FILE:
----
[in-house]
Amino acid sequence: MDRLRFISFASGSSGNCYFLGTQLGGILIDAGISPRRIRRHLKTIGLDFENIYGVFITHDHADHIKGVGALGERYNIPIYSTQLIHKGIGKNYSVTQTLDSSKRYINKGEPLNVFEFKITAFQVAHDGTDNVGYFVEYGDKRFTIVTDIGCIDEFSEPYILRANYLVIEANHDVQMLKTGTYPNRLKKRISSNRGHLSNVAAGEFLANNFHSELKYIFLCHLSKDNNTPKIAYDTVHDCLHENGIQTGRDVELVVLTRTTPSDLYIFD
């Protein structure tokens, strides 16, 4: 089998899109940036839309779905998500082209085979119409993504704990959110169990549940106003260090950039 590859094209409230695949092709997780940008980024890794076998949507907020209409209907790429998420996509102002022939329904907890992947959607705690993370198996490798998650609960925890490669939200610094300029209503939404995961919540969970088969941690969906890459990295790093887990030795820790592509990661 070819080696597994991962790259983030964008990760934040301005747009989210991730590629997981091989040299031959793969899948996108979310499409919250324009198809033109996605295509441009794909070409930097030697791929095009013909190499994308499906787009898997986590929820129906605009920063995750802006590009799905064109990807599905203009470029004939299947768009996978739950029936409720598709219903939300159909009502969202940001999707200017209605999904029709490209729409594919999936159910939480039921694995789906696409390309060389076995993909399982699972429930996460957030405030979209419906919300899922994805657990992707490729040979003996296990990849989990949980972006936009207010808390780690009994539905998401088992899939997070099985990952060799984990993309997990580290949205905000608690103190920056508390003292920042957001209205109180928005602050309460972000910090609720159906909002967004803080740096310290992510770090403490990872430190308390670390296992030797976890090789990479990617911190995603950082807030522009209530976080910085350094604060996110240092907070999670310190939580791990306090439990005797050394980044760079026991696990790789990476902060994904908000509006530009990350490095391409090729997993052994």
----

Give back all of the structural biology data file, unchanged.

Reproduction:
[in-house]
Amino acid sequence: MDRLRFISFASGSSGNCYFLGTQLGGILIDAGISPRRIRRHLKTIGLDFENIYGVFITHDHADHIKGVGALGERYNIPIYSTQLIHKGIGKNYSVTQTLDSSKRYINKGEPLNVFEFKITAFQVAHDGTDNVGYFVEYGDKRFTIVTDIGCIDEFSEPYILRANYLVIEANHDVQMLKTGTYPNRLKKRISSNRGHLSNVAAGEFLANNFHSELKYIFLCHLSKDNNTPKIAYDTVHDCLHENGIQTGRDVELVVLTRTTPSDLYIFD
């Protein structure tokens, strides 16, 4: 089998899109940036839309779905998500082209085979119409993504704990959110169990549940106003260090950039 590859094209409230695949092709997780940008980024890794076998949507907020209409209907790429998420996509102002022939329904907890992947959607705690993370198996490798998650609960925890490669939200610094300029209503939404995961919540969970088969941690969906890459990295790093887990030795820790592509990661 070819080696597994991962790259983030964008990760934040301005747009989210991730590629997981091989040299031959793969899948996108979310499409919250324009198809033109996605295509441009794909070409930097030697791929095009013909190499994308499906787009898997986590929820129906605009920063995750802006590009799905064109990807599905203009470029004939299947768009996978739950029936409720598709219903939300159909009502969202940001999707200017209605999904029709490209729409594919999936159910939480039921694995789906696409390309060389076995993909399982699972429930996460957030405030979209419906919300899922994805657990992707490729040979003996296990990849989990949980972006936009207010808390780690009994539905998401088992899939997070099985990952060799984990993309997990580290949205905000608690103190920056508390003292920042957001209205109180928005602050309460972000910090609720159906909002967004803080740096310290992510770090403490990872430190308390670390296992030797976890090789990479990617911190995603950082807030522009209530976080910085350094604060996110240092907070999670310190939580791990306090439990005797050394980044760079026991696990790789990476902060994904908000509006530009990350490095391409090729997993052994």